Review of C.J. Lavigne's In Veritas

I am not a particularly fast reader, but I did spend an unprecedented amount of time immersed in C.J. Lavigne’s debut novel, In Veritas . It is a story ostensibly about communication in which the major character, named Verity, is pretty much unable to communicate in the usual manner. The crossed-wires in her brain give her a severe case of synesthesia which lock her into her own somewhat non-sensical world and contributed strongly to making her an outcast from a very young age. – with the added complication that people have an impossible time lying in her presence. She escapes from incarceration in a mental health facility with Jacob, a wealthy young man who seems to be somewhere in the autistic spectrum. Having been cheated out of control of his family fortune, he does pretty well on the stipend he receives. Jacob and Verity live together in an affectionate - although emotionally distant and seemingly platonic -  relationship where he switches career paths every five minutes and

Peering Into the Social Black Hole

  I feel like I'm in a sort of a social black hole these days. Most of the people I correspond with don't correspond back. And I have developed this strange power to shut down lively conversations with just one post on a forum or open thread.  I get more and more garrulous as most of my friends go quiet, and it feels like I'm talking to myself in the dark. Laughing nervously.  Maybe it is me, but it's more likely just the times we're living in and the weird psychological space that everyone is in right now. On top of the usual personal and family problems...I feel like all of society is quivering and vulnerable...although I suppose it's always been this way - the heroes go charging around with swords while the masses huddle.  My part time job as a condo concierge gives me a birds-eye view of a large group of modern successful urban 20 and 30 somethings and it's sort of scary. It's pretty much a Bay Street condo but it's also close to the universit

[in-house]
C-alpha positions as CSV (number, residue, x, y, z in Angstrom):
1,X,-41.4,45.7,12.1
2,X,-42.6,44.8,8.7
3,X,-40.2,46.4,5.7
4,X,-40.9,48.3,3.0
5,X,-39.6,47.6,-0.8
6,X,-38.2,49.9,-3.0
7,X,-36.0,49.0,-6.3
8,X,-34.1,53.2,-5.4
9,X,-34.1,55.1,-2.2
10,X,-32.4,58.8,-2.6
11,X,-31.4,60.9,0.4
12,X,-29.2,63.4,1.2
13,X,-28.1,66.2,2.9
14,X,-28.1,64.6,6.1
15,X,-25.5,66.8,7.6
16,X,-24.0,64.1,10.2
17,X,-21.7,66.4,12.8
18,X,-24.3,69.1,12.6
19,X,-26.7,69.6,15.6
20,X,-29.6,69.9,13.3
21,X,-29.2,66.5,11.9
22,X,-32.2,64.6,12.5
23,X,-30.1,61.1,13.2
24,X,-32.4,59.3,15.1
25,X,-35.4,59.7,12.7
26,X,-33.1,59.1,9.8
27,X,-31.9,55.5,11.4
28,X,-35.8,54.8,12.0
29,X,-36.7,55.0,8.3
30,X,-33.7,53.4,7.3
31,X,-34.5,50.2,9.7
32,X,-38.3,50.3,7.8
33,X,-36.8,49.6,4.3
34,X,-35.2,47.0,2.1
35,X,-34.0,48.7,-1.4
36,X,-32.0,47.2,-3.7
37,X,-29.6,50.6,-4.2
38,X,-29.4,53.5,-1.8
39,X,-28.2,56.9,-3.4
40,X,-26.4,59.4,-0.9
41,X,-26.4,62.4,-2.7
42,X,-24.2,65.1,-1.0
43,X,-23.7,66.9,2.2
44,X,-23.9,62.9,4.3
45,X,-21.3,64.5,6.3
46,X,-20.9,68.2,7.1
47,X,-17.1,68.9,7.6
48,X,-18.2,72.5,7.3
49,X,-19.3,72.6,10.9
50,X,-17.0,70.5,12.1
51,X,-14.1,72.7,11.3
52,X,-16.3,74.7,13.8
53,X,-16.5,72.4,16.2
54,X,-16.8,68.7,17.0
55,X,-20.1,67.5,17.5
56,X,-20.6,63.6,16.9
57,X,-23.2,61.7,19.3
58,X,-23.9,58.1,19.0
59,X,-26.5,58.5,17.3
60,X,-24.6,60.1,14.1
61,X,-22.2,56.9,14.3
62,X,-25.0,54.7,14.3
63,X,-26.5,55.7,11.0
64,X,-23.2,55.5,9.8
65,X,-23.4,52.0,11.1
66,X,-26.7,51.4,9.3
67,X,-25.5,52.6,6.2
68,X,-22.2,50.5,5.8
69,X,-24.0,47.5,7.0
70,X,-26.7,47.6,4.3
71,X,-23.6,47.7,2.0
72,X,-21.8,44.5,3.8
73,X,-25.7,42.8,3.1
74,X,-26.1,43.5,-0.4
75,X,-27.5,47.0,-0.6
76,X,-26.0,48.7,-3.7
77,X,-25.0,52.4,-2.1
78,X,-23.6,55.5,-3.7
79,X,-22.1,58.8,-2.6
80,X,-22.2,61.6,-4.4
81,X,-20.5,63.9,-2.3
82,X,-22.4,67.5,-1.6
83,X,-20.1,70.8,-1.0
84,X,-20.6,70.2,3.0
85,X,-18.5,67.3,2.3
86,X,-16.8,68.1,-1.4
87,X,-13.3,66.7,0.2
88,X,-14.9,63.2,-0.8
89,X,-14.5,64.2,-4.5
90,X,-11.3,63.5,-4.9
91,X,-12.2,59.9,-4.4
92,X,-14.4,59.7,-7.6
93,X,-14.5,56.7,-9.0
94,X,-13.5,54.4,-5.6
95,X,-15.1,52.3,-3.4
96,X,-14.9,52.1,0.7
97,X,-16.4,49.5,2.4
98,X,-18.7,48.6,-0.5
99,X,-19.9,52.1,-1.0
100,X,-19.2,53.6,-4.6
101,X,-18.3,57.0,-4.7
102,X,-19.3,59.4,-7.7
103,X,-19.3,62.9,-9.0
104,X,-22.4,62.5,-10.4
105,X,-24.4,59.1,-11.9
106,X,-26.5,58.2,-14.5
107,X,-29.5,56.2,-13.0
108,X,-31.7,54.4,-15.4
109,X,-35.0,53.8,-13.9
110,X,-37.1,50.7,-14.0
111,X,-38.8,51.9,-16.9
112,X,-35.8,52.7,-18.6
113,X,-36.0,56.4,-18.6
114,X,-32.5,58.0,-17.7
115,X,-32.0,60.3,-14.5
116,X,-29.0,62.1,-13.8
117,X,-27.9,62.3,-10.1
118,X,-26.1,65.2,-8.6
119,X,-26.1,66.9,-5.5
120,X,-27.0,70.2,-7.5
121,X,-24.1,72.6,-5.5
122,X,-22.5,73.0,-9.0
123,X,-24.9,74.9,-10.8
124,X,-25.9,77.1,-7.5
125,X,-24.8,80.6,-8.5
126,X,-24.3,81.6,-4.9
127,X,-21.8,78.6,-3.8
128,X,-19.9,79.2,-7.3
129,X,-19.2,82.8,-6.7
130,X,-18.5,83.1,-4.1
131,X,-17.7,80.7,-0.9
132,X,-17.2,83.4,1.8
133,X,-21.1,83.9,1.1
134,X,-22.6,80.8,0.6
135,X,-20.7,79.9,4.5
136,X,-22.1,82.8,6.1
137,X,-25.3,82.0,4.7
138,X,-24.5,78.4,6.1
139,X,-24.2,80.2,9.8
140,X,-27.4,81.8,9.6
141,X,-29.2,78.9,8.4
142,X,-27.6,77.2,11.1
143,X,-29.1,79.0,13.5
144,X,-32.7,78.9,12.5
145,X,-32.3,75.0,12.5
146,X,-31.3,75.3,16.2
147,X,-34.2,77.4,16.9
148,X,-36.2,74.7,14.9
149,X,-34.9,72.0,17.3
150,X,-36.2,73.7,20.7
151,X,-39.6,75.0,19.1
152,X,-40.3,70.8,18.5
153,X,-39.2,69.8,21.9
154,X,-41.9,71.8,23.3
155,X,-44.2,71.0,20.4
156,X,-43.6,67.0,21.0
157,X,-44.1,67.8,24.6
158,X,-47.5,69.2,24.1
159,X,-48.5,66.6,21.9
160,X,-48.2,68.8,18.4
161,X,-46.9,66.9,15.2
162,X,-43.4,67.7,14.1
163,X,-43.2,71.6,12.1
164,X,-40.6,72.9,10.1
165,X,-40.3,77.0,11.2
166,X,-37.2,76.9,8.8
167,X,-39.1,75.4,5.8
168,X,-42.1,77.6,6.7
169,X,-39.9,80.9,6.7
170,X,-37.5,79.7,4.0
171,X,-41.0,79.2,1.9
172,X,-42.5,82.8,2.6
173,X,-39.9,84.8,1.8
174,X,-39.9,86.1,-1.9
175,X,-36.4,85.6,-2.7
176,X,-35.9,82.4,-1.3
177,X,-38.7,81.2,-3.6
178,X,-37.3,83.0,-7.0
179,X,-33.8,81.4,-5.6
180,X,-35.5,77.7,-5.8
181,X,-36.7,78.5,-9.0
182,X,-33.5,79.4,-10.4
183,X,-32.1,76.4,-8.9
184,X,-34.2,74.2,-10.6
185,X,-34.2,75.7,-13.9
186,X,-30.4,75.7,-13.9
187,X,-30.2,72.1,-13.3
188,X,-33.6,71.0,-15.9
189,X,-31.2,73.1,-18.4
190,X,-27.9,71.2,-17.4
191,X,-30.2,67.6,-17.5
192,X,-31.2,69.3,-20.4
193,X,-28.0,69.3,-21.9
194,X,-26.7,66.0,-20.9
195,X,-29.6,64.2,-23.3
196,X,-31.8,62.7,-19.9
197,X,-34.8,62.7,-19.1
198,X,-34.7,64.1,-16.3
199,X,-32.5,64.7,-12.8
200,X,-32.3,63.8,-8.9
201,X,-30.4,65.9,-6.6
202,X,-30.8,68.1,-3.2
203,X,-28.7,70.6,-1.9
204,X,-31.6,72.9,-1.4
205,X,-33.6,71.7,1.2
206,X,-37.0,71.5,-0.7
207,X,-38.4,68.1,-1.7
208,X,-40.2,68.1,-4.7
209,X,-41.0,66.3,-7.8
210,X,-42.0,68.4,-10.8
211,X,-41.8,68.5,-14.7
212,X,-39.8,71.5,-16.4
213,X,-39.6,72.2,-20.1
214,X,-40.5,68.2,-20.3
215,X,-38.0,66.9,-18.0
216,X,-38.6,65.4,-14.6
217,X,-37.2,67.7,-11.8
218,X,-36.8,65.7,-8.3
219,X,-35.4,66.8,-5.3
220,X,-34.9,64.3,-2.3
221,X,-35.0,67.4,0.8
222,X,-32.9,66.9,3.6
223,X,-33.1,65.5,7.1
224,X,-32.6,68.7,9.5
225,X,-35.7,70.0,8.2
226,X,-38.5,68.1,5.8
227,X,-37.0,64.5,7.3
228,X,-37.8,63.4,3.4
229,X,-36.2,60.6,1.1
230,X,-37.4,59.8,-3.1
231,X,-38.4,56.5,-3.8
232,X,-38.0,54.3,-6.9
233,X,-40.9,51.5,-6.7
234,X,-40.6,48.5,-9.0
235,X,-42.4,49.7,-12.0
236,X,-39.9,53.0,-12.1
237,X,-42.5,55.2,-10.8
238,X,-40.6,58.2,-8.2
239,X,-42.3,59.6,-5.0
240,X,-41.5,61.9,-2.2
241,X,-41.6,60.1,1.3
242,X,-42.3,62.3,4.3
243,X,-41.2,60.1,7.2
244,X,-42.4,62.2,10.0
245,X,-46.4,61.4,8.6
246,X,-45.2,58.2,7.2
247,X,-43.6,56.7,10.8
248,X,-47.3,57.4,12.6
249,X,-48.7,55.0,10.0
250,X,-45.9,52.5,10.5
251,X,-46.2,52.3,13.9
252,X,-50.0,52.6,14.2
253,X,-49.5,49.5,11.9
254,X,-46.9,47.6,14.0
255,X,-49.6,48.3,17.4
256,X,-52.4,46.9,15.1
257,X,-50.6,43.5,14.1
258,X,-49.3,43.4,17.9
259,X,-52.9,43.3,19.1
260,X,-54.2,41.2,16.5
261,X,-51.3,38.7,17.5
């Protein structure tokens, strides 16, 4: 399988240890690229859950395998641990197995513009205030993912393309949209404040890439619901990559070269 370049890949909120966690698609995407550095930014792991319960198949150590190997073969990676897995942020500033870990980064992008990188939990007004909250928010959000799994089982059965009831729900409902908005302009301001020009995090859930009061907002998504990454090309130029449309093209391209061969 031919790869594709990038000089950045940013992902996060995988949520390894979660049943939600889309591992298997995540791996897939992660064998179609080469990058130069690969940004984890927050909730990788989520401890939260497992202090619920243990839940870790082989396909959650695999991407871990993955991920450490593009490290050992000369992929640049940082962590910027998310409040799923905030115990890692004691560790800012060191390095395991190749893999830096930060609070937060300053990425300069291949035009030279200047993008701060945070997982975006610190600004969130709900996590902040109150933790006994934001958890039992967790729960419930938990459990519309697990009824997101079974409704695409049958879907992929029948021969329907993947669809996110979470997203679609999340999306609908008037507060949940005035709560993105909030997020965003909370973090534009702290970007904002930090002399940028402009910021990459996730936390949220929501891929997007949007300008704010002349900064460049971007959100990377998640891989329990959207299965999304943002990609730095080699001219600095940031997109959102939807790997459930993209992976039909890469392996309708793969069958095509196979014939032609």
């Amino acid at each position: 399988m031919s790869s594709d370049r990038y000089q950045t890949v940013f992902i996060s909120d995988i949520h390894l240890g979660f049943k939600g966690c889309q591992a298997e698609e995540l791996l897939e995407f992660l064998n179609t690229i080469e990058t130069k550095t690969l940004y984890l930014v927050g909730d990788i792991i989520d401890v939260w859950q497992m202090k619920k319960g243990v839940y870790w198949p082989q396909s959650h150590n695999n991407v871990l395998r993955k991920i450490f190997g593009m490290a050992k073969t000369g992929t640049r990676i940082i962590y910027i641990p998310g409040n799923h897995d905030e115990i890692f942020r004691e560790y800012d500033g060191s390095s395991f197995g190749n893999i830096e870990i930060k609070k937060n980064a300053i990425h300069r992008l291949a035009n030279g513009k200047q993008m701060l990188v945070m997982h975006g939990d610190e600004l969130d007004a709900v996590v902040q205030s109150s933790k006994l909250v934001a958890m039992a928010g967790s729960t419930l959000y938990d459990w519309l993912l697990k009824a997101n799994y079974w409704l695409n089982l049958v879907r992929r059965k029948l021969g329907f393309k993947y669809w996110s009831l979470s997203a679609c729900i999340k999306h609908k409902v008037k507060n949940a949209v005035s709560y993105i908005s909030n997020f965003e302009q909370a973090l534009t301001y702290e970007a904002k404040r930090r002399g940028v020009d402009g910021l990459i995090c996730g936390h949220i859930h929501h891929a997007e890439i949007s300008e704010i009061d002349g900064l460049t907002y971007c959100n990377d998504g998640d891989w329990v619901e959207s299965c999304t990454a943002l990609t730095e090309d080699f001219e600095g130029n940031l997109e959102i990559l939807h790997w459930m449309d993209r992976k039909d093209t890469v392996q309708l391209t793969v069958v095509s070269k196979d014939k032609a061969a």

A Review of William Gibson's Agency

  I recently read some reviews on Goodreads saying that  Neuromancer  is badly dated, has thin characters and is written in an unreadable style. I think what grates on me the most is that - to an extent, they are right. When you write near future science fiction, it will, by its nature, date quickly. Style preferences have changed considerably since the early 80s. But none of their observations struck me as particularly fair. They might react quite differently when the future he is addressing is more immediate. As in Agency .

Unleashing my Inner Grotesque

Unleashing My Inner Grotesque I can only speak for one grotesque really, and he is me. If you know me, you may see something of my visage in this: If you don't know me, or you simply think it's a poor likeness, you'll just have to take my word for it, this is a self-portrait. I jumped the gun declaring it done. I haven't finished my patch on the back pocket of his pants, where I'm going to sign it. I was going to do it Monday, but backed away, since my darling Laura has forbidden me from using blowtorches on Mondays because that's the day when I'm drastically resetting my body clock after working two 12 hour weekend overnight shifts. Last time I tried waxing on a Monday I set fire to the wax brush and smeared blackened, melted plastic down the arm of my mini-me. That aspect of me is less grotesque than vaguely pathetic. The black gunk clings but it's easy to get off.  But I have always been aware of my inner grotesquerie. It calls itself self-pity. Self-